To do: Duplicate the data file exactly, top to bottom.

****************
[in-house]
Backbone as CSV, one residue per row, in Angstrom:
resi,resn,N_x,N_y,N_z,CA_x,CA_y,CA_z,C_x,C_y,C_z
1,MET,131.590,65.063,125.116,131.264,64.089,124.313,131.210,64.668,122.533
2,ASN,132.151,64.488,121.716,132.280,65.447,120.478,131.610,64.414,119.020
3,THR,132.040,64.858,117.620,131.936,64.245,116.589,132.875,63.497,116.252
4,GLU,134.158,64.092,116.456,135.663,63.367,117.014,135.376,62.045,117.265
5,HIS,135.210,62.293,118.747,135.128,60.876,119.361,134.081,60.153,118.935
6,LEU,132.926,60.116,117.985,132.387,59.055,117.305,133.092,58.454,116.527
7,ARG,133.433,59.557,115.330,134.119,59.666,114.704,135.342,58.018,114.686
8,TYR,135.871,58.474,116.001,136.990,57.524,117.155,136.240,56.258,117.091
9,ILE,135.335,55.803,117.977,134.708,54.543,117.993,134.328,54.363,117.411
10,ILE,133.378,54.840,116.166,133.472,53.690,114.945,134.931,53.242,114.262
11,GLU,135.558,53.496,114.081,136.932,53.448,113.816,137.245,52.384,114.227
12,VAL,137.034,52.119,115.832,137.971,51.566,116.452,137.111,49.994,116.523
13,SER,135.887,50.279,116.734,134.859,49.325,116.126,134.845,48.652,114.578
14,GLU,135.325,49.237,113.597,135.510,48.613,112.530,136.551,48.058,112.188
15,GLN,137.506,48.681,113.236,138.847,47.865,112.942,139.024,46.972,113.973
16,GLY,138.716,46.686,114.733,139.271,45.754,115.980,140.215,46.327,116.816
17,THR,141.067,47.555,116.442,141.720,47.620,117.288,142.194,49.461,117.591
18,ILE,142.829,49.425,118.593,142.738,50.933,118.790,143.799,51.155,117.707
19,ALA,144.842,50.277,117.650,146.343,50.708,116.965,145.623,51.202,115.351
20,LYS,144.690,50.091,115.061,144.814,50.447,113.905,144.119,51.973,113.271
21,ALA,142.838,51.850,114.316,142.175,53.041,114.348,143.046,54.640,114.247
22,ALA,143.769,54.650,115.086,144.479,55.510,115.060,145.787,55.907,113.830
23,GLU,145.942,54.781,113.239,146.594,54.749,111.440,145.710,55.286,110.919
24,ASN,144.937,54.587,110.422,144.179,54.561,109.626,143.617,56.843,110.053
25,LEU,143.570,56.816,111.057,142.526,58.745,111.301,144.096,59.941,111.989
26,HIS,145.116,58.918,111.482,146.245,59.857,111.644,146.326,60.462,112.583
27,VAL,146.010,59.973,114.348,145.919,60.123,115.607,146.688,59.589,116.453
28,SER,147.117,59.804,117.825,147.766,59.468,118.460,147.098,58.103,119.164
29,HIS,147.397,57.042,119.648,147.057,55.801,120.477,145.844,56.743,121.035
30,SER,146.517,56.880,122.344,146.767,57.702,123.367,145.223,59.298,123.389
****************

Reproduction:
[in-house]
Backbone as CSV, one residue per row, in Angstrom:
resi,resn,N_x,N_y,N_z,CA_x,CA_y,CA_z,C_x,C_y,C_z
1,MET,131.590,65.063,125.116,131.264,64.089,124.313,131.210,64.668,122.533
2,ASN,132.151,64.488,121.716,132.280,65.447,120.478,131.610,64.414,119.020
3,THR,132.040,64.858,117.620,131.936,64.245,116.589,132.875,63.497,116.252
4,GLU,134.158,64.092,116.456,135.663,63.367,117.014,135.376,62.045,117.265
5,HIS,135.210,62.293,118.747,135.128,60.876,119.361,134.081,60.153,118.935
6,LEU,132.926,60.116,117.985,132.387,59.055,117.305,133.092,58.454,116.527
7,ARG,133.433,59.557,115.330,134.119,59.666,114.704,135.342,58.018,114.686
8,TYR,135.871,58.474,116.001,136.990,57.524,117.155,136.240,56.258,117.091
9,ILE,135.335,55.803,117.977,134.708,54.543,117.993,134.328,54.363,117.411
10,ILE,133.378,54.840,116.166,133.472,53.690,114.945,134.931,53.242,114.262
11,GLU,135.558,53.496,114.081,136.932,53.448,113.816,137.245,52.384,114.227
12,VAL,137.034,52.119,115.832,137.971,51.566,116.452,137.111,49.994,116.523
13,SER,135.887,50.279,116.734,134.859,49.325,116.126,134.845,48.652,114.578
14,GLU,135.325,49.237,113.597,135.510,48.613,112.530,136.551,48.058,112.188
15,GLN,137.506,48.681,113.236,138.847,47.865,112.942,139.024,46.972,113.973
16,GLY,138.716,46.686,114.733,139.271,45.754,115.980,140.215,46.327,116.816
17,THR,141.067,47.555,116.442,141.720,47.620,117.288,142.194,49.461,117.591
18,ILE,142.829,49.425,118.593,142.738,50.933,118.790,143.799,51.155,117.707
19,ALA,144.842,50.277,117.650,146.343,50.708,116.965,145.623,51.202,115.351
20,LYS,144.690,50.091,115.061,144.814,50.447,113.905,144.119,51.973,113.271
21,ALA,142.838,51.850,114.316,142.175,53.041,114.348,143.046,54.640,114.247
22,ALA,143.769,54.650,115.086,144.479,55.510,115.060,145.787,55.907,113.830
23,GLU,145.942,54.781,113.239,146.594,54.749,111.440,145.710,55.286,110.919
24,ASN,144.937,54.587,110.422,144.179,54.561,109.626,143.617,56.843,110.053
25,LEU,143.570,56.816,111.057,142.526,58.745,111.301,144.096,59.941,111.989
26,HIS,145.116,58.918,111.482,146.245,59.857,111.644,146.326,60.462,112.583
27,VAL,146.010,59.973,114.348,145.919,60.123,115.607,146.688,59.589,116.453
28,SER,147.117,59.804,117.825,147.766,59.468,118.460,147.098,58.103,119.164
29,HIS,147.397,57.042,119.648,147.057,55.801,120.477,145.844,56.743,121.035
30,SER,146.517,56.880,122.344,146.767,57.702,123.367,145.223,59.298,123.389